Trump To Halt To All Immigration During Outbreak, But Order’s Political Implications Far Outweigh Practical Ones
Administration officials said the order wouldn’t make substantial changes to current U.S. policy--even without an executive order, the administration has already all but ceased nearly every form of immigration. But some of President Donald Trump's vocal supporters want assurances when it comes to job scarcity.
The Washington Post:
Coronavirus Crisis: Trump Says He Will Issue Order To Suspend Immigration During, Closing Off The United States To A New Extreme
President Trump announced in a tweet late Monday night that he plans to suspend immigration to the United States, a move he said is needed to safeguard American jobs and defend the country from coronavirus pandemic, which he called “the Invisible Enemy.” “In light of the attack from the Invisible Enemy, as well as the need to protect the jobs of our GREAT American Citizens, I will be signing an Executive Order to temporarily suspend immigration into the United States!,” the president wrote, announcing the plan at 10:06 p.m. (Miroff, Dawsey and Armus, 4/21)
The New York Times:
Trump Plans To Suspend Immigration To U.S.
In recent weeks, the Trump administration has used health concerns to justify aggressively restricting immigration. Even before the tweet, it had expanded travel restrictions, slowed visa processing and moved to swiftly bar asylum seekers and undocumented immigrants from entering the country, alarming immigration advocates who have said that Mr. Trump and his advisers are using a global pandemic to further hard-line immigration policies. But the president’s late-night announcement on Monday signals his most wide-ranging attempt yet to seal off the country from the rest of the world. (Rogers, Shear and Kanno-Youngs, 4/20)
The Associated Press:
Trump Says He'll 'Suspend Immigration,' Offers No Details
He offered no details as to what immigration programs might be affected by the order. The White House did not immediately elaborate on Trump’s tweeted announcement. Trump has taken credit for his restrictions on travel to the U.S. from China and hard-hit European countries, arguing it contributed to slowing the spread of the virus in the U.S. But he has yet to extend those restrictions to other nations now experiencing virus outbreaks. (4/21)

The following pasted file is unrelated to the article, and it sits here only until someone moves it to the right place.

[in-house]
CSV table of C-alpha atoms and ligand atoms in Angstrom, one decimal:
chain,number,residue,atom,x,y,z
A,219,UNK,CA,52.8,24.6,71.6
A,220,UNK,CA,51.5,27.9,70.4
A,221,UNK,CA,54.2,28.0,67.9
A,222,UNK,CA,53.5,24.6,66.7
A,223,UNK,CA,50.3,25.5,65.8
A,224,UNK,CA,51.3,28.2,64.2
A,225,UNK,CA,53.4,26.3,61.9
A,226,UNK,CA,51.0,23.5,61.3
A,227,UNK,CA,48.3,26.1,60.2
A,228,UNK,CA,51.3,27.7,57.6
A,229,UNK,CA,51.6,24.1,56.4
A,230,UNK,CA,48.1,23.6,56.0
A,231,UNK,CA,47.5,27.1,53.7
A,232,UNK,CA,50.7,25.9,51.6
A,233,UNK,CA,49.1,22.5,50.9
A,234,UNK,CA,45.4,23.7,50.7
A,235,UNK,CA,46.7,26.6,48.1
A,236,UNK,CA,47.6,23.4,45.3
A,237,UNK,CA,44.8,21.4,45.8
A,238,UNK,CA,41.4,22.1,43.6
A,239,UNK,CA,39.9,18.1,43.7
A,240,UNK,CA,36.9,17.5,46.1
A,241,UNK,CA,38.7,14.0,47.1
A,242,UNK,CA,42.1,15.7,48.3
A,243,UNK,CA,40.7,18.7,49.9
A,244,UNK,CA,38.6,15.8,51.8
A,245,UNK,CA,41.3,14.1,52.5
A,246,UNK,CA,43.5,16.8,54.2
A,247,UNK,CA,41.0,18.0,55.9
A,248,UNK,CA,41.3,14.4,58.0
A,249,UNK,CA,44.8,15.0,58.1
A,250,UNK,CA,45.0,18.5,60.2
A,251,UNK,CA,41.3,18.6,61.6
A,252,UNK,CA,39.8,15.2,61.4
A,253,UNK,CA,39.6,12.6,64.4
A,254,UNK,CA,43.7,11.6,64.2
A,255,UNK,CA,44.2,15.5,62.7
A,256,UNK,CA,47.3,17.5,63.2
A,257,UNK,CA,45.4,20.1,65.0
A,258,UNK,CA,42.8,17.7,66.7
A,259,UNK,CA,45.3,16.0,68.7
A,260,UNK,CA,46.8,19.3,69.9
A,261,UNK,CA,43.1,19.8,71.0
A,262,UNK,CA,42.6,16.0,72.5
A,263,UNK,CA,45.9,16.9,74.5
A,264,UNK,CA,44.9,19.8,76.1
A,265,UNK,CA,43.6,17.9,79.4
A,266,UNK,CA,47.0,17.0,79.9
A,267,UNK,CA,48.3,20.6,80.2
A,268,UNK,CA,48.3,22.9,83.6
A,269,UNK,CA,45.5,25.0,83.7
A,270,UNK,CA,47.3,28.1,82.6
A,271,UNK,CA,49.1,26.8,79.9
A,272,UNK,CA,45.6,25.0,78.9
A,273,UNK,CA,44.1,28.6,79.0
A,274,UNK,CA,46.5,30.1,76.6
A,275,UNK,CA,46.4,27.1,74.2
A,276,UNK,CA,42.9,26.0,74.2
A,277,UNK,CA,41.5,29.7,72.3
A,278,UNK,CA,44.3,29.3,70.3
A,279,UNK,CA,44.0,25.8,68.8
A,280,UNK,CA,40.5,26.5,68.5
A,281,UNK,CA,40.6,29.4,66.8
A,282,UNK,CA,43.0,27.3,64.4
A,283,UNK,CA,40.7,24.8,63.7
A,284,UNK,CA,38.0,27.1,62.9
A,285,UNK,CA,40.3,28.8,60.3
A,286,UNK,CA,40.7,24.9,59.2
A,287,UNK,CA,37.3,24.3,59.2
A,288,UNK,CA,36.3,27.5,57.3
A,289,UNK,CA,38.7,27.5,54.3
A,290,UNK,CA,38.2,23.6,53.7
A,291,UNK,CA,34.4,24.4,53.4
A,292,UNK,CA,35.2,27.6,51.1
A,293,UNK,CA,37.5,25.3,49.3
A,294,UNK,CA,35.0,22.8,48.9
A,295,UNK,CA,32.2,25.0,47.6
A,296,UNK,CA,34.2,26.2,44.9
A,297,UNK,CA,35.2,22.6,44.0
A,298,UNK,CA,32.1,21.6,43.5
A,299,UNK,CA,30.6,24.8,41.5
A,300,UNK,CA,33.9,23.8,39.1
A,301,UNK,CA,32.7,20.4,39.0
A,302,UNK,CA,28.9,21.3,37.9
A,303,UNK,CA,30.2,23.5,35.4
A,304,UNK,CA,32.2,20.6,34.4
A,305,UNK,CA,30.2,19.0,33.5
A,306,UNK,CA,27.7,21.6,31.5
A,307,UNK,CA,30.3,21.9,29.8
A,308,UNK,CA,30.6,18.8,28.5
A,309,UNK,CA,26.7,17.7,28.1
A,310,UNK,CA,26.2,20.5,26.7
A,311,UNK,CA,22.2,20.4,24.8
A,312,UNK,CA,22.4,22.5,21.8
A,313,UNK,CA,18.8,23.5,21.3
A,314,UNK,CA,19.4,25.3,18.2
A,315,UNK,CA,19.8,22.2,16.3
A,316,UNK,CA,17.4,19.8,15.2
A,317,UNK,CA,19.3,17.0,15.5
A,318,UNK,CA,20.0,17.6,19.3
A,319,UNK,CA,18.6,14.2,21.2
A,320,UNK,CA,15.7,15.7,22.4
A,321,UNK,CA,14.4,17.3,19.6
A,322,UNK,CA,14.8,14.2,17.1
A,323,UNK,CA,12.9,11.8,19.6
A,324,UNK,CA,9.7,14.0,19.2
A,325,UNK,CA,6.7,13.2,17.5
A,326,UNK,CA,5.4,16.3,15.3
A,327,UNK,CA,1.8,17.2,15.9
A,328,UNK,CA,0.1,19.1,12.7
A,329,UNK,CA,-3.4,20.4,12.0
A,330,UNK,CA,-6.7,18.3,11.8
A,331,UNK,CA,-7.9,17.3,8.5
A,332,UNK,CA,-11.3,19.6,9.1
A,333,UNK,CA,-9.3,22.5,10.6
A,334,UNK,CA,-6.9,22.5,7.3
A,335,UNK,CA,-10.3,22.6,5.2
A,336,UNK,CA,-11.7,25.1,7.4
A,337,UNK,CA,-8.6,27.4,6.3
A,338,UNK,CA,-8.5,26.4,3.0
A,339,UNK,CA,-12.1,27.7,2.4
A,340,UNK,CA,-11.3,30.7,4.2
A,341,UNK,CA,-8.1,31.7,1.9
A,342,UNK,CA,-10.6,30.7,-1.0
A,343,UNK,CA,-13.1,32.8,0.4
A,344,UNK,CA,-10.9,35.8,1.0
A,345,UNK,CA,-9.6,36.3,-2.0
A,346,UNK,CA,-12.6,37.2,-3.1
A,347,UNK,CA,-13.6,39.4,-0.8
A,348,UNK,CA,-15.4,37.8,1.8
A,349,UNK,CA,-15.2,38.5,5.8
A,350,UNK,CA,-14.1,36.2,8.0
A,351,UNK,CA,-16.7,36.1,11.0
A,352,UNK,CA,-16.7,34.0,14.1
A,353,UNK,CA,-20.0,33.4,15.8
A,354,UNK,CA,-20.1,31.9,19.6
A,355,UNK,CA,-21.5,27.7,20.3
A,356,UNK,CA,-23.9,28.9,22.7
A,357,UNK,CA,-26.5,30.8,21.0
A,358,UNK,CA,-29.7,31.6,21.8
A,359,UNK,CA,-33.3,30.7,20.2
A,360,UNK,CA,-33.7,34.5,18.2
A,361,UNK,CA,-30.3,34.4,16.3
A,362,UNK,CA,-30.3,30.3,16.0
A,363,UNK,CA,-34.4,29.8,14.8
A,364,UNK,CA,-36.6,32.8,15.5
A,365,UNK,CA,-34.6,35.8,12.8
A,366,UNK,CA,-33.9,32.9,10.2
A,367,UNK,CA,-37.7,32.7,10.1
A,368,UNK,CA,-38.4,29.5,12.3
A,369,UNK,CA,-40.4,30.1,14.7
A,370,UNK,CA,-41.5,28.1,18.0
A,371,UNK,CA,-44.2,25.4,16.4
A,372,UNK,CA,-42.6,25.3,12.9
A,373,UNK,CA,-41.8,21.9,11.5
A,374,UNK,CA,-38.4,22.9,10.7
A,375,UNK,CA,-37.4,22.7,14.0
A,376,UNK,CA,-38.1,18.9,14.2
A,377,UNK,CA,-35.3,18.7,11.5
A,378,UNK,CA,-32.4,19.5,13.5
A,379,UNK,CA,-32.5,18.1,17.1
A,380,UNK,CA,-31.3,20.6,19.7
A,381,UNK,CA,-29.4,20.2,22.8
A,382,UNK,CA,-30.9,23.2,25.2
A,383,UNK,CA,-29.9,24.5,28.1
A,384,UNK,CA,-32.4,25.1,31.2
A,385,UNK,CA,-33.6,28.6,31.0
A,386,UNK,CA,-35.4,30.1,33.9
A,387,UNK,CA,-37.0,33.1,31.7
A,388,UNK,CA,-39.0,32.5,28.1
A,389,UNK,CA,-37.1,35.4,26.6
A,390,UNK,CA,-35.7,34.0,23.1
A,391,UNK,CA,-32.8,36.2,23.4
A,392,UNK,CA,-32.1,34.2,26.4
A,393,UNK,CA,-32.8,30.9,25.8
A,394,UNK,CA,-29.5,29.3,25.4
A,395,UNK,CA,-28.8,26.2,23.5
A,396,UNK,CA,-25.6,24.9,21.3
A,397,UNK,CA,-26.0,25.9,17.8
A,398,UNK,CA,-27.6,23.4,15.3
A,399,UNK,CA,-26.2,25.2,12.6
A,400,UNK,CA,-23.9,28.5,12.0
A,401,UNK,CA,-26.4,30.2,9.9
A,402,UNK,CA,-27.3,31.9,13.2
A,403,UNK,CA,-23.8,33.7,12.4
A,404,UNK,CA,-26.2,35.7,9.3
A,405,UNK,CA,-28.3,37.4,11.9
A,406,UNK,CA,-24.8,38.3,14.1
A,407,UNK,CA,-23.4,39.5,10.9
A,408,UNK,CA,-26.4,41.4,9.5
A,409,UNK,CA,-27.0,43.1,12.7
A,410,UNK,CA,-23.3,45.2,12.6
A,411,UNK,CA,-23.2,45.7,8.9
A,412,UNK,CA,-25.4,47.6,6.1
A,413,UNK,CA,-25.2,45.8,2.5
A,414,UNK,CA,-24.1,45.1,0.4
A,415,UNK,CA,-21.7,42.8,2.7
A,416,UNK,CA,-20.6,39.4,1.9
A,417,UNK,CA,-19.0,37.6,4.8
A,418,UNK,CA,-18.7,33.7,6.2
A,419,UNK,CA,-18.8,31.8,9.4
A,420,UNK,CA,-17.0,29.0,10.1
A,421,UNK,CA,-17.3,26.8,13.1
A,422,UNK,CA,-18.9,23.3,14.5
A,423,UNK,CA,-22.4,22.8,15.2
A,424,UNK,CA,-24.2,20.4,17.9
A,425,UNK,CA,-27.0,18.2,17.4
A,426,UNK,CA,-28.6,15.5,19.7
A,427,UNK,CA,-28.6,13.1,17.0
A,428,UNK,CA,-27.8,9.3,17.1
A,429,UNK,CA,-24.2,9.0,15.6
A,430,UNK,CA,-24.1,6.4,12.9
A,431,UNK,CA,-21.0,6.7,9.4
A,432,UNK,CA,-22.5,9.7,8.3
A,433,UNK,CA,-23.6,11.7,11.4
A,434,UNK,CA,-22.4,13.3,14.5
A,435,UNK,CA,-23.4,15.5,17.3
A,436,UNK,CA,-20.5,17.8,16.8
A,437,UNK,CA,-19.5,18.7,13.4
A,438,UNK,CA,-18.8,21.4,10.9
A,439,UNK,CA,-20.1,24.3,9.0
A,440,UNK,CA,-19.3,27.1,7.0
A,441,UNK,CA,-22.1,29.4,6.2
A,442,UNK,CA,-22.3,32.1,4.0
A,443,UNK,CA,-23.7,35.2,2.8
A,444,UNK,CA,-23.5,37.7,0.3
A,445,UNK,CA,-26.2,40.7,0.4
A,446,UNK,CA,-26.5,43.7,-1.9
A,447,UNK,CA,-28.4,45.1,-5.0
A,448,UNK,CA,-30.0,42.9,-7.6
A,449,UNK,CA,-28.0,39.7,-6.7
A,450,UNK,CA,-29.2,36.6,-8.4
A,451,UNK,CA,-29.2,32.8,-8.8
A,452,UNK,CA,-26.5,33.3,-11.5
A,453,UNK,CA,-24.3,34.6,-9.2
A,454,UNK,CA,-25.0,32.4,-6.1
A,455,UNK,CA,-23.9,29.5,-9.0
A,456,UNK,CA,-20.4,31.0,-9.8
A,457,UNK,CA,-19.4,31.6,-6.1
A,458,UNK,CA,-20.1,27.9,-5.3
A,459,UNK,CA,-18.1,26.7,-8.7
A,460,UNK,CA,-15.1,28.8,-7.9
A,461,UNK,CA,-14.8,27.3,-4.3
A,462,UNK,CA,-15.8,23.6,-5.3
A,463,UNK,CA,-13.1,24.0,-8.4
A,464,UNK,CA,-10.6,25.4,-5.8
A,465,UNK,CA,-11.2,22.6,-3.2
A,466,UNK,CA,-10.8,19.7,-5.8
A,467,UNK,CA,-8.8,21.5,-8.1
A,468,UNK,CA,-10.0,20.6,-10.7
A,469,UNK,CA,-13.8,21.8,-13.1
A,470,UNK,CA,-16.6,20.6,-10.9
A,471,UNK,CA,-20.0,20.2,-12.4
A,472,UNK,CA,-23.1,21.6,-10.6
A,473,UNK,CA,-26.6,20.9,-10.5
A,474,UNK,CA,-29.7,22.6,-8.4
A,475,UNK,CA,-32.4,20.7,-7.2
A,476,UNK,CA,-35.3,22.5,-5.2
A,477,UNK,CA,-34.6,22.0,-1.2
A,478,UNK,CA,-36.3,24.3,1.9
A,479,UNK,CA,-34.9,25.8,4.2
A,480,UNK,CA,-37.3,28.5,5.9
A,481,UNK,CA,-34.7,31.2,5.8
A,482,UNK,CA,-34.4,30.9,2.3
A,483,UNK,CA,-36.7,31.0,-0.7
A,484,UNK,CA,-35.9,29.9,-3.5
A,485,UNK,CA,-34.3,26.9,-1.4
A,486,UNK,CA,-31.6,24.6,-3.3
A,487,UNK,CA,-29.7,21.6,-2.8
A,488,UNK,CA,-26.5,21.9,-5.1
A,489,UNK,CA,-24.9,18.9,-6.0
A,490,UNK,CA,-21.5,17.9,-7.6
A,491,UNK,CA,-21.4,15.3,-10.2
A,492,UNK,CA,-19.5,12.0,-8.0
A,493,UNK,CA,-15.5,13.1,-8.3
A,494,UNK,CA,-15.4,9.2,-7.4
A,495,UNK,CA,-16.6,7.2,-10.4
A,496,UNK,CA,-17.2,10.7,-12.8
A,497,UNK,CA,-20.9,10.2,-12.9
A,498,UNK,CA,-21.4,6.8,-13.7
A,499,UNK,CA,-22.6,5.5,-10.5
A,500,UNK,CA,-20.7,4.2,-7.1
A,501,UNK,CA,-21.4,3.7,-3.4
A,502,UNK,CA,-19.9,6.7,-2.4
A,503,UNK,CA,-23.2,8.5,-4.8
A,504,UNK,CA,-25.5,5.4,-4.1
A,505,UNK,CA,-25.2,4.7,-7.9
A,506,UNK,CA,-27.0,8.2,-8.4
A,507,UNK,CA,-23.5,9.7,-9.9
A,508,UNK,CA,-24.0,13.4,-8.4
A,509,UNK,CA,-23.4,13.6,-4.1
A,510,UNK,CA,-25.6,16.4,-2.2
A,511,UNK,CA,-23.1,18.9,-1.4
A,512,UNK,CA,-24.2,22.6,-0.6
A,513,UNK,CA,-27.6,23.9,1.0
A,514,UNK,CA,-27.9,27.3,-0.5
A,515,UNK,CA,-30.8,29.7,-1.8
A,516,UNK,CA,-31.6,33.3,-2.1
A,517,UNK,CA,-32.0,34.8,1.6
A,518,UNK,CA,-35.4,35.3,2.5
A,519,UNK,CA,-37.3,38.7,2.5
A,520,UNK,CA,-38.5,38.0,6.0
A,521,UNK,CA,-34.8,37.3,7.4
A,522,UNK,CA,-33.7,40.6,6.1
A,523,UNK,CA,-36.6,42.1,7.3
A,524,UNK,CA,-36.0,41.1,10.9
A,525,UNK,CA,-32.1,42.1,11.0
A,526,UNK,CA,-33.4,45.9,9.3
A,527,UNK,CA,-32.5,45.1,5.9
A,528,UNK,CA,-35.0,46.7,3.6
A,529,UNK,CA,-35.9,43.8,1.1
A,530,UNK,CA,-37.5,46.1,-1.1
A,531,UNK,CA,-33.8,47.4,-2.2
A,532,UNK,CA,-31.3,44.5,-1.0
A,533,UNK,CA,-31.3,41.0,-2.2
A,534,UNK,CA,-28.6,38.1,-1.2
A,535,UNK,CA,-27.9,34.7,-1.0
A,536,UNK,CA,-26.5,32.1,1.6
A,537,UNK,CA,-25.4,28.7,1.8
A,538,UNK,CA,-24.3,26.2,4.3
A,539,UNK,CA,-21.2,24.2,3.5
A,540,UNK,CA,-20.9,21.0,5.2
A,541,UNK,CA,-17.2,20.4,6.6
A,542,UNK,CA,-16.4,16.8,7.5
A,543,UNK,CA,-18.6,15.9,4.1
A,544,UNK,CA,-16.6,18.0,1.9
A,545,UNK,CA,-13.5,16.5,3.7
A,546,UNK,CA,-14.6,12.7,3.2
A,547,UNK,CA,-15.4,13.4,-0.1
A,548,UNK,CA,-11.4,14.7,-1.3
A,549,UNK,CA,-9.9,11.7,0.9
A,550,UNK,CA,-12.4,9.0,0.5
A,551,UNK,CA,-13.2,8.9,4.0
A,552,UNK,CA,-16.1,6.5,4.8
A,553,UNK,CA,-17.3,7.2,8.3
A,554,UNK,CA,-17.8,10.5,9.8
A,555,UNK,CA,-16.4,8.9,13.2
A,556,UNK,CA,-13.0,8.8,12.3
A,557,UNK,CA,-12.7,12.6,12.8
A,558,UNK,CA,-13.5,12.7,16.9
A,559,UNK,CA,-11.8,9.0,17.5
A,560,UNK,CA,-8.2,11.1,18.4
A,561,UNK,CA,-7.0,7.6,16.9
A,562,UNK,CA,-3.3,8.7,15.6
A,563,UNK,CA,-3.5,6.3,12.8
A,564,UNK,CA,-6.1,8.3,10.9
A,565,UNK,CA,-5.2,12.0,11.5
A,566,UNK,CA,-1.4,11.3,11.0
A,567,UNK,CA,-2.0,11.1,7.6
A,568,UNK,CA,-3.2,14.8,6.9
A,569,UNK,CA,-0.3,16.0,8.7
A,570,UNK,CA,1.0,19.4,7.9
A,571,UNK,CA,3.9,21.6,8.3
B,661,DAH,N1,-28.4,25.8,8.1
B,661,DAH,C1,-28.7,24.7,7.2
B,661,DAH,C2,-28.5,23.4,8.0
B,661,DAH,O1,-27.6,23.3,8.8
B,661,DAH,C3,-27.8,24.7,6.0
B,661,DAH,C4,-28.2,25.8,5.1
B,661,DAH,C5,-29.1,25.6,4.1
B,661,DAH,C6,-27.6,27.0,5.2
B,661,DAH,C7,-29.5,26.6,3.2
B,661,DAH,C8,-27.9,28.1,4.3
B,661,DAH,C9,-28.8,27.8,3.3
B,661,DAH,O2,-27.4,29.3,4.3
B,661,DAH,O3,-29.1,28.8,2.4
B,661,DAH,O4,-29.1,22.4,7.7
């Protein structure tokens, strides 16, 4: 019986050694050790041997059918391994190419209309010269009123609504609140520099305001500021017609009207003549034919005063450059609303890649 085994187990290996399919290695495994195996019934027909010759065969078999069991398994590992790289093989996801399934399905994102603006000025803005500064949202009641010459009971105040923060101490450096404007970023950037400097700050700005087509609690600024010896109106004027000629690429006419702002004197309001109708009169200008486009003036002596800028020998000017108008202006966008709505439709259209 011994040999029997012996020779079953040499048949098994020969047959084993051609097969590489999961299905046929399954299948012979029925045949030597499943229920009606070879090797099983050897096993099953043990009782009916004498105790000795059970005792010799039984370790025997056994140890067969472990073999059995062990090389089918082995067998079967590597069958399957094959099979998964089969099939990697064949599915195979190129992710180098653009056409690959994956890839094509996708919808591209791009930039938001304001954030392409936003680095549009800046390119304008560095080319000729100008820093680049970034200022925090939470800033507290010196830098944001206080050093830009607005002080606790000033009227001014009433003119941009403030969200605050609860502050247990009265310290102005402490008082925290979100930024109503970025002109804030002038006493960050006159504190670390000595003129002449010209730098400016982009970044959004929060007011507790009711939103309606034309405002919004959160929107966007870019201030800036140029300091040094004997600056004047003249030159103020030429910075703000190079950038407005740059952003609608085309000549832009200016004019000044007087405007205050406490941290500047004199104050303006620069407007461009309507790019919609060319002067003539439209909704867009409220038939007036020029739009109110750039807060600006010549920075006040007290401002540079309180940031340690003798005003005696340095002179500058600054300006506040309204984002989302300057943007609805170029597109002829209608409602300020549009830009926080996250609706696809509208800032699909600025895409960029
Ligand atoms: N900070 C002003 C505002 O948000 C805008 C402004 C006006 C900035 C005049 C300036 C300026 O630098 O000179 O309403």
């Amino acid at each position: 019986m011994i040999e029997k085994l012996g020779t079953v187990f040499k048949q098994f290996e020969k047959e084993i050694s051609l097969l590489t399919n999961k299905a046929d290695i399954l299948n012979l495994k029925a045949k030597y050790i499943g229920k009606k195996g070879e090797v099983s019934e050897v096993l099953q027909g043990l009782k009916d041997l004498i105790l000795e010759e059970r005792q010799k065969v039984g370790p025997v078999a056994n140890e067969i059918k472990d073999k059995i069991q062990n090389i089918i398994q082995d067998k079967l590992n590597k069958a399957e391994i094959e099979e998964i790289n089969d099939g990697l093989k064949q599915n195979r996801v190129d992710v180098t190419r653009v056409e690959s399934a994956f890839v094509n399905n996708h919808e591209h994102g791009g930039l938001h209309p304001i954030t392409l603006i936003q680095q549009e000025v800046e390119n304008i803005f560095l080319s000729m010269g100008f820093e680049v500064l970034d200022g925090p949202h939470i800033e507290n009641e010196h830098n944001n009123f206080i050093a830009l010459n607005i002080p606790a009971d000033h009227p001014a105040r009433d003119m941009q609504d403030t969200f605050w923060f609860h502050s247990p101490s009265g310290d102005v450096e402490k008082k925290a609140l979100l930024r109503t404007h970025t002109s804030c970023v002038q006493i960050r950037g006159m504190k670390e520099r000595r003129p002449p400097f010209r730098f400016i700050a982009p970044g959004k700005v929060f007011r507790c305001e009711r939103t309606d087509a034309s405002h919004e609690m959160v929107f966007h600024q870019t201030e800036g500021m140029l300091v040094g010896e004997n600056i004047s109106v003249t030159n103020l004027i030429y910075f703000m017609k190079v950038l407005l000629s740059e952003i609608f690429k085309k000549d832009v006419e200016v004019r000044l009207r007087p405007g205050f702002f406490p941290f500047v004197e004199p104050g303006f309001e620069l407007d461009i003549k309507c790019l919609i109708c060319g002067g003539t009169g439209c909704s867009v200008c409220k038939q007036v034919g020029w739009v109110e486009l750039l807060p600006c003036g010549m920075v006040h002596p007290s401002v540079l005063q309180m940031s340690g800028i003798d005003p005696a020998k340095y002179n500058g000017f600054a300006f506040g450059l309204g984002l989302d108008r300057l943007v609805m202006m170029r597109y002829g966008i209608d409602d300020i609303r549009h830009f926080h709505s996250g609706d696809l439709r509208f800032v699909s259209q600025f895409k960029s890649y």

The Wall Street Journal:
Trump To Temporarily Halt Immigration Into The U.S. Amid Coronavirus Crisis
Administration officials said the order wouldn’t make substantial changes to current U.S. policy. Even without an executive order, the administration has already all but ceased nearly every form of immigration. Most visa processing has been halted, meaning almost no one can apply for a visa to visit or move to the U.S. Visa interviews and citizenship ceremonies have been postponed and the refugee program paused, The Wall Street Journal has previously reported. Migrants caught crossing the border are now immediately expelled once they are found. (Ballhaus and Hackman, 4/21)
Trump Says He Will Suspend All Immigration Into U.S. Over Coronavirus
“As our country battles the pandemic, as workers put their lives on the line, the President attacks immigrants & blames others for his own failures”, former Democratic presidential candidate Amy Klobuchar said in a tweet. Immigration is largely halted into the United States anyway thanks to border restrictions and flight bans put in place as the virus spread across the globe. But the issue remains an effective rallying cry for Trump’s supporters. (Mason, 4/20)
Trump Says He’ll ‘Suspend Immigration’ Into The U.S.
Trump has faced calls from conservatives to stop allowing foreign workers to enter the U.S. because millions of Americans are out of work after shutdowns to stop the spread of the virus. But for weeks, his administration allowed them to enter. Specifically, the U.S. eased requirements for immigrants to get certain jobs, such as farmworkers, landscapers and crab pickers, aware that certain industries, including those that fill grocery store shelves, could be hurt if they couldn’t hire foreign employees. (Kumar and Choi, 4/20)
Federal Judge Orders ICE To Consider Releasing Detainees At High Risk For COVID-19
A federal judge in California on Monday ordered U.S. Immigration and Customs Enforcement to "identify and track" every person in ICE detention at an elevated risk of complications from COVID-19 and to consider releasing those detainees regardless of their legal status. Risk factors identified by the court include pregnancy, persons over the age of 55 and those with chronic health conditions. (Hagemann, 4/21)